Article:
to the Editor

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Monday, July 2, 2001

Thank your deity, tolerance still prevails

Jim Rath, Republican state representative from the Big Island, wrote an engaging article June 21 in the Star-Bulletin titled, "Can't all of us, and our deities, just get along?"

Thank you, Mr. Rath. Sanity still prevails in Hawaii.

In Washington, at the House and Senate Republican Conference faith-based summit, Bishop J. Delani Ellis, was permitted to take part even though in 1995 he delivered a sermon in which he said Jews were "carnal, selfish -- dirty and lowdown and wicked." He also stated that "God allowed Hitler to rise up and make (you) all suffer."

Ellis is a pastor of the Pentacostal Church of Christ. He also had some nasty things to say about Muslims. He did not mention Buddhists or Hindus. One viewer of the Washington fiasco stated, "It was absolutely shocking to see some of the people who were chosen to help create federal policy on church-state partnership."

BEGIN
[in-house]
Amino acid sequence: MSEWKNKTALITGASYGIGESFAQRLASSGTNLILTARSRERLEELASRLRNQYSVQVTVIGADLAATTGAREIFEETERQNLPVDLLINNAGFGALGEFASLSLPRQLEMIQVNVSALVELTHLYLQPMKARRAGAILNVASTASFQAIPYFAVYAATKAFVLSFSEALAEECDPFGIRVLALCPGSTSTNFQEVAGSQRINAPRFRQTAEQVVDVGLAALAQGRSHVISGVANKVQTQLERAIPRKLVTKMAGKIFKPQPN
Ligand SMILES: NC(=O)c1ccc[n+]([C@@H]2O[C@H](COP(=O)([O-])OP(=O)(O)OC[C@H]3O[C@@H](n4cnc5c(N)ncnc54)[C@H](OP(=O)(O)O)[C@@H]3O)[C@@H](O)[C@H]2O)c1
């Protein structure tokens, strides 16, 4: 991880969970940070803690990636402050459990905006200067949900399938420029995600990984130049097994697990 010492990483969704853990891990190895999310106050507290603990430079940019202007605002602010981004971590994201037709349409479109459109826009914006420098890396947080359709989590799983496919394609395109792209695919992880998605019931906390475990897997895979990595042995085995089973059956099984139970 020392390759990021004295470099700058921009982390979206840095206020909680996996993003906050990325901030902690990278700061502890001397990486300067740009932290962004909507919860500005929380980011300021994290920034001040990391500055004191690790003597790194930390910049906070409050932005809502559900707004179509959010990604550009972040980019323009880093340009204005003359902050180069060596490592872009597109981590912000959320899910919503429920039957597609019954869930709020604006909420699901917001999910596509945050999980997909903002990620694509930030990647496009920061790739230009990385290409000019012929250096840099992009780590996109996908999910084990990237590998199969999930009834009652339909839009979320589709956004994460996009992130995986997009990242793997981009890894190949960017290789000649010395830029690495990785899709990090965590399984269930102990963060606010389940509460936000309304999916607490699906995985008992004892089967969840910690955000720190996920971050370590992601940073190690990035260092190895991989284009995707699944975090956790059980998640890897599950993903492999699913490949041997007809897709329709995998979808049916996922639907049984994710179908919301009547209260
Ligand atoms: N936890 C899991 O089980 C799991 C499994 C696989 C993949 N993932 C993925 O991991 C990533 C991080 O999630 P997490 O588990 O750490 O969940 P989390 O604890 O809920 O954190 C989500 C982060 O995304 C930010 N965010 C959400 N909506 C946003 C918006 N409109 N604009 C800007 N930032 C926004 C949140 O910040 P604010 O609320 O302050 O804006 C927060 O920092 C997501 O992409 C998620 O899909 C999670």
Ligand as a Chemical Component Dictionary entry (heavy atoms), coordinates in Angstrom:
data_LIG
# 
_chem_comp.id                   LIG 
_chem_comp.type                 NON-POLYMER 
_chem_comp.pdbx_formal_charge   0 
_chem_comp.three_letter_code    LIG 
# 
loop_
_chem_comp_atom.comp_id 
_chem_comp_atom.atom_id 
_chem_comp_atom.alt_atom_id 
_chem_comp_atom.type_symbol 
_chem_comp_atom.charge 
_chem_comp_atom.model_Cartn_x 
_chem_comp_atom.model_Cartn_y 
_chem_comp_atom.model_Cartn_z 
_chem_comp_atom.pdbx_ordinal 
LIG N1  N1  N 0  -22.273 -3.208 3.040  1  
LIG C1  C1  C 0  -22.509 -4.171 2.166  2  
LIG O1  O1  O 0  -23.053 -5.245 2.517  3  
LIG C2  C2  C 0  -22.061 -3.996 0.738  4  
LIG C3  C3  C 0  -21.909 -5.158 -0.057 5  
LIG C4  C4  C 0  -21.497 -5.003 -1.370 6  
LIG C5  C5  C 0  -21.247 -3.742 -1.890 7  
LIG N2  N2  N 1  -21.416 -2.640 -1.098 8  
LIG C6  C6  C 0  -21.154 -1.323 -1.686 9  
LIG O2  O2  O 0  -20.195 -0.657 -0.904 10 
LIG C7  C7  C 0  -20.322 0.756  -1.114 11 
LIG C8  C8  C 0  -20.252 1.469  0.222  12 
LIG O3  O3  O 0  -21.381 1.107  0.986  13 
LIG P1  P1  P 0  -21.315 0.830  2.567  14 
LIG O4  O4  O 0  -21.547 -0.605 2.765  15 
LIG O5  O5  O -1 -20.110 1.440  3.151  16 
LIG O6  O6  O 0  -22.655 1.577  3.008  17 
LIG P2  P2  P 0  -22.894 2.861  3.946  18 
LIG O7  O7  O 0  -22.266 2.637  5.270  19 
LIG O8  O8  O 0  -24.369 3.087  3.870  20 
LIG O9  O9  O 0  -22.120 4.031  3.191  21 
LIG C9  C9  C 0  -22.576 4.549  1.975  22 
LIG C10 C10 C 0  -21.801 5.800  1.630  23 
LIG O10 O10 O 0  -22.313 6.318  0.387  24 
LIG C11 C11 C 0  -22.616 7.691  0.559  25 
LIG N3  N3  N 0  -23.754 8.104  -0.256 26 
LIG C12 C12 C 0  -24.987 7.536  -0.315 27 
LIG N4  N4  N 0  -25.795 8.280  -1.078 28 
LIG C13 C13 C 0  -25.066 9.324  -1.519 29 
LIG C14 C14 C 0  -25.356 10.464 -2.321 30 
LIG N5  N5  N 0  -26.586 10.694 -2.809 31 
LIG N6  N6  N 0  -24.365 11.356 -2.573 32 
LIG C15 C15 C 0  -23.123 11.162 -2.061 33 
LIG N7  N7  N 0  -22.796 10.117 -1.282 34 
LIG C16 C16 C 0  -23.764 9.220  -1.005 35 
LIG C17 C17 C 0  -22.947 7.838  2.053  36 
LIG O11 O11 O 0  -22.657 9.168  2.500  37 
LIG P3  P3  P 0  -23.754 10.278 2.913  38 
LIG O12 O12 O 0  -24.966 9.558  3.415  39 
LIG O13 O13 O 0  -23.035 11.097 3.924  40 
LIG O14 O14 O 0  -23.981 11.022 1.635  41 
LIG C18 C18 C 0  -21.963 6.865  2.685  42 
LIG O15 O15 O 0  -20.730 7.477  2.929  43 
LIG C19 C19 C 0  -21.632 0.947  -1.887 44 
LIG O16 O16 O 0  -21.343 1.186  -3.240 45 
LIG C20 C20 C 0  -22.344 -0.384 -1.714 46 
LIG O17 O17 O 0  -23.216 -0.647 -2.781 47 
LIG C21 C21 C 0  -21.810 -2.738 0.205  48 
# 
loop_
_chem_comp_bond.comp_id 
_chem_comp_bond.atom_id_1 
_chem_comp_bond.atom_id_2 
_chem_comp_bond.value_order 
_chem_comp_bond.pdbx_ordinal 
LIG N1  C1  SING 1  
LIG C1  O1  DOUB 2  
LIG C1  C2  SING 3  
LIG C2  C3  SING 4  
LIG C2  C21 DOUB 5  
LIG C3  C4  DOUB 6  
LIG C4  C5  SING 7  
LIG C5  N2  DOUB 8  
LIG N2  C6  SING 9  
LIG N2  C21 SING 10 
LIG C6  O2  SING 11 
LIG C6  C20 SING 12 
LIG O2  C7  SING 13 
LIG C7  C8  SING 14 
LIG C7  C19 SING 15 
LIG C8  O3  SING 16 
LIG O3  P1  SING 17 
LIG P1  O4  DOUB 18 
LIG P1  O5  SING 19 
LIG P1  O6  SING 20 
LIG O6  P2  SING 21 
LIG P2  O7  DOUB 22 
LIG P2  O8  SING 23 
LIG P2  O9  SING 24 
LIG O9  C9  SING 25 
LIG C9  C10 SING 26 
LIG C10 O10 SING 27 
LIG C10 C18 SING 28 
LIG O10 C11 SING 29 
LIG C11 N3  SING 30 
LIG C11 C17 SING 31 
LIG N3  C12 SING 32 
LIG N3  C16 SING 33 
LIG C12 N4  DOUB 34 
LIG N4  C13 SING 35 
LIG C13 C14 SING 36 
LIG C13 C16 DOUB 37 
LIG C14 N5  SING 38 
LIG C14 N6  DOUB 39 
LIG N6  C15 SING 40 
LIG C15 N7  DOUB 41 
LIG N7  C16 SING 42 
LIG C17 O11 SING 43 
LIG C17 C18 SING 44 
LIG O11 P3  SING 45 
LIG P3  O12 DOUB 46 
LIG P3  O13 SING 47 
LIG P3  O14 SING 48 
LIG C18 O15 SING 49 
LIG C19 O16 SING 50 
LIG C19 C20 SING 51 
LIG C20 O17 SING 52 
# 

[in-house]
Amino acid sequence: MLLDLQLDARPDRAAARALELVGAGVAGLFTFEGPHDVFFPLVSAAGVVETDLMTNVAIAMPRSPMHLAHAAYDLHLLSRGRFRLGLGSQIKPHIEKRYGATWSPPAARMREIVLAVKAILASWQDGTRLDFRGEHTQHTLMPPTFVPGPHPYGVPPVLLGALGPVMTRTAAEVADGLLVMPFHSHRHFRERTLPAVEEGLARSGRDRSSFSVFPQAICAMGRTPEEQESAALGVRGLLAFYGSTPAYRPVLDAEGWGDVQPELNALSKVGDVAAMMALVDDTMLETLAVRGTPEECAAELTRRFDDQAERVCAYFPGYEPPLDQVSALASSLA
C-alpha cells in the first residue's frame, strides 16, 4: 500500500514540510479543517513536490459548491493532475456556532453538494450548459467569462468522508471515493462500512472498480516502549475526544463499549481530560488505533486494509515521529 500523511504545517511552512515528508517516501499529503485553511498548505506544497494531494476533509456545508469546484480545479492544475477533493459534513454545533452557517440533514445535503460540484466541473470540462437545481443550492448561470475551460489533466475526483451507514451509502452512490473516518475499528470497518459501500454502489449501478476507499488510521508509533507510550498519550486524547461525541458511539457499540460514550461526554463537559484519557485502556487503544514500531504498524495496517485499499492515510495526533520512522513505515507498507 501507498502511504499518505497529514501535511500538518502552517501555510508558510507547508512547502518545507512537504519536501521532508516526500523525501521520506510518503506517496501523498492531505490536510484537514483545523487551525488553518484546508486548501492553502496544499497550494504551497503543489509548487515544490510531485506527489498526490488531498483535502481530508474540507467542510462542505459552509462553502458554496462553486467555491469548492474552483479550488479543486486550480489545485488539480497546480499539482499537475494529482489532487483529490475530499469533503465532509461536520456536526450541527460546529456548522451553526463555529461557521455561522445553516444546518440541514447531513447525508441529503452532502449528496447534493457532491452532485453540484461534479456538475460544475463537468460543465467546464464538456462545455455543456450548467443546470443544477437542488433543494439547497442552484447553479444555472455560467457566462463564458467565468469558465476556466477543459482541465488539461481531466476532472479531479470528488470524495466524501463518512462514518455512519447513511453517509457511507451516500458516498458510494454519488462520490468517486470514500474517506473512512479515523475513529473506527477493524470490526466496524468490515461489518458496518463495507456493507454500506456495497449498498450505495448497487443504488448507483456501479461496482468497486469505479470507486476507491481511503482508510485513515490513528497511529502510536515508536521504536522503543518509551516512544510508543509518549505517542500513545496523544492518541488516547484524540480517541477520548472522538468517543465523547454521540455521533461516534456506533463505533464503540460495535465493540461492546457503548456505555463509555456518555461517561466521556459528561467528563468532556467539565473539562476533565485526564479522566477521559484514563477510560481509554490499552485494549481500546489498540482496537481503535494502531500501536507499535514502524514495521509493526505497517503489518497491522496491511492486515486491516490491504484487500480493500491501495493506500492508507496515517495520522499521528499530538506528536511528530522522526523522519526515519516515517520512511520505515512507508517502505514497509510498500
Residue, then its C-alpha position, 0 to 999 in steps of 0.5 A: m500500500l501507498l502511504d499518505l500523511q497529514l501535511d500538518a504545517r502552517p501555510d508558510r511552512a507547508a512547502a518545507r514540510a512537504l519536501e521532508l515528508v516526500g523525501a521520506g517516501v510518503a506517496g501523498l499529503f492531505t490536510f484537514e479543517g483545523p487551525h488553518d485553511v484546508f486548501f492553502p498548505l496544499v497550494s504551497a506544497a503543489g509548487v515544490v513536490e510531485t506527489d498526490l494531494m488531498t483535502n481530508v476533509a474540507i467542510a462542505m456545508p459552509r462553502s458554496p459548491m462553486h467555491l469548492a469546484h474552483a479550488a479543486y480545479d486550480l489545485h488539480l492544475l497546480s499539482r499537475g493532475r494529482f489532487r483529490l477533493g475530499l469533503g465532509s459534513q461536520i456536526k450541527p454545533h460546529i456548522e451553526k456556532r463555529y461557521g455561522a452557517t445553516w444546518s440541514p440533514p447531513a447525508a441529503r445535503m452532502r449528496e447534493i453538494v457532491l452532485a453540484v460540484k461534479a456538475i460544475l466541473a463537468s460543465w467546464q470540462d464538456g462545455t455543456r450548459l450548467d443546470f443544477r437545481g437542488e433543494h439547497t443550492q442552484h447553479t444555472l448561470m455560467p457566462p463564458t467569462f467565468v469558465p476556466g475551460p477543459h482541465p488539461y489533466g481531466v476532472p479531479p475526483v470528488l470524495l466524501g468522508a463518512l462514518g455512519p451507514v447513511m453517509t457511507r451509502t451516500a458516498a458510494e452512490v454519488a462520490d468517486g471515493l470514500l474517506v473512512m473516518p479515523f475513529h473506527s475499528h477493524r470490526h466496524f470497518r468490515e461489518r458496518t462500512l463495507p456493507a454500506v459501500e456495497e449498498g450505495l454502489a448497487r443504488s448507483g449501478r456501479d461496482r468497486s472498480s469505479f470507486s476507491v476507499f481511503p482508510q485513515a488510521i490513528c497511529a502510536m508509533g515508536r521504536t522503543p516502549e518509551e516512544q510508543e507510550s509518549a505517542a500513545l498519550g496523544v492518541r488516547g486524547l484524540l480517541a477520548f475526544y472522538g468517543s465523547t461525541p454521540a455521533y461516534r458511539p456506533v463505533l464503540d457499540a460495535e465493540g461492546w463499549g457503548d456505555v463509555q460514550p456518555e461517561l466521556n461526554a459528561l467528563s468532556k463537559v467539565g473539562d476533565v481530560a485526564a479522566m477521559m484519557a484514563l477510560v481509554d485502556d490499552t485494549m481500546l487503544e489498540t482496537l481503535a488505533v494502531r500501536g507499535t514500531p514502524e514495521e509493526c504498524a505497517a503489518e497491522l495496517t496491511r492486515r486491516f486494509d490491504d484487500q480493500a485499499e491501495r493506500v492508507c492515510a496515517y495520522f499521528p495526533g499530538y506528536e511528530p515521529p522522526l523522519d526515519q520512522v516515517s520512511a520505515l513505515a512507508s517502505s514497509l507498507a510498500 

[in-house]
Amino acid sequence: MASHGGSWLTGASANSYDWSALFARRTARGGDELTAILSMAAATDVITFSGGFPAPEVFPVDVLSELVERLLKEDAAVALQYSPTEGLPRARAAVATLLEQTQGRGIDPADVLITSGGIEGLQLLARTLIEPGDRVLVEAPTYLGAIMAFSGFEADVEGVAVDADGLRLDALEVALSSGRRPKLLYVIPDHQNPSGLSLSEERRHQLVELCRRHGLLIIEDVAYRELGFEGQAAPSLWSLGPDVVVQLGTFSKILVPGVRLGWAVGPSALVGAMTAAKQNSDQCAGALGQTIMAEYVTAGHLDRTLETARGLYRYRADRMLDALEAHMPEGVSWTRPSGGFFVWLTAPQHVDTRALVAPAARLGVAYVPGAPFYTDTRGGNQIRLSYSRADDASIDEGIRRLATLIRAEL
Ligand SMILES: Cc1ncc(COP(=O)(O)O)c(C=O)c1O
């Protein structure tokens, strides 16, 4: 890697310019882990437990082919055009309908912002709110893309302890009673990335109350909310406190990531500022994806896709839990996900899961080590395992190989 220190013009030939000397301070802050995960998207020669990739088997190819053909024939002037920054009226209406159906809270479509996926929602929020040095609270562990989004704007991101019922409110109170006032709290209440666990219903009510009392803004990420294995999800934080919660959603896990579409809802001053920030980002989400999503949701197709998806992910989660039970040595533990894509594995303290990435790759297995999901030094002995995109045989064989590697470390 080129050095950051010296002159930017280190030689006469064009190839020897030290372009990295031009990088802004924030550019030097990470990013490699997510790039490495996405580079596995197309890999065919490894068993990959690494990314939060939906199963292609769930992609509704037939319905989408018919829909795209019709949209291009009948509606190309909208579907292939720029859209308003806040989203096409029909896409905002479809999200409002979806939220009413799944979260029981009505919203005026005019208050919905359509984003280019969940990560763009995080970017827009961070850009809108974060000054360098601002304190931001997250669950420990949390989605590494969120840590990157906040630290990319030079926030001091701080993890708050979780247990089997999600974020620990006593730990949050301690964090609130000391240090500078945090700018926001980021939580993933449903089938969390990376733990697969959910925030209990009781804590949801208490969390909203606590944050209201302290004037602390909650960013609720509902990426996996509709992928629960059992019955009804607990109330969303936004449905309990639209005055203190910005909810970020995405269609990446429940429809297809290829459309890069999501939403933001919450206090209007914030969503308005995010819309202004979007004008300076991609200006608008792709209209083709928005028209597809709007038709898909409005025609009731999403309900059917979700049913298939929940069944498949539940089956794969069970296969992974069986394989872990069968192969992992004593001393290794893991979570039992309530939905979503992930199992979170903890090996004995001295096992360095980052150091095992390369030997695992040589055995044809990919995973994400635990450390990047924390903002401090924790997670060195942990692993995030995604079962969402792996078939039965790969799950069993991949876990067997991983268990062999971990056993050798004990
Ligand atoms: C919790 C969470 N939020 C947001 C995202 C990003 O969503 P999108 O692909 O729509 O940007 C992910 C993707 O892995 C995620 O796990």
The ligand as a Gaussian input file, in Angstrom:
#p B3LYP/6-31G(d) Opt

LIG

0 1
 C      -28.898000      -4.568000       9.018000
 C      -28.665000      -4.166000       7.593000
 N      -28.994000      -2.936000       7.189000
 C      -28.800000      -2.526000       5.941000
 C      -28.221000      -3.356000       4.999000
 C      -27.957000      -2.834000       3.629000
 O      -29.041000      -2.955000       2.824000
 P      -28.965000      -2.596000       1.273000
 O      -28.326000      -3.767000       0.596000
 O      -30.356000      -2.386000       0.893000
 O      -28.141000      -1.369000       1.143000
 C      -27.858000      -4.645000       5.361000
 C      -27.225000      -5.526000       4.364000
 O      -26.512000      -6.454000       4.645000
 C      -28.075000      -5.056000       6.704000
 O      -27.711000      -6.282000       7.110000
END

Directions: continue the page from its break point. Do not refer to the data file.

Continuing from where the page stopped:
How lucky we are to live in Hawaii where religious tolerance and understanding prevails. In keeping with our American tradition of religious freedom that, if one religion can preach in public schools, then all can. Let it be that public school evangelists be tarred with the same brush as Christian Coalitionists and TV evangelists who are "militant ideologists who encourage deep hostility toward those who disagree with their agenda." That's Walter Cron-kite's opinion and mine as well.

No responsible preacher should preach in the pubic schools. No responsible parent of a child in public schools should allow that child to participate in these endeavors.

Bettejo Dux


"I'm very confident in what I've's time for somebody else to step up to the challenge."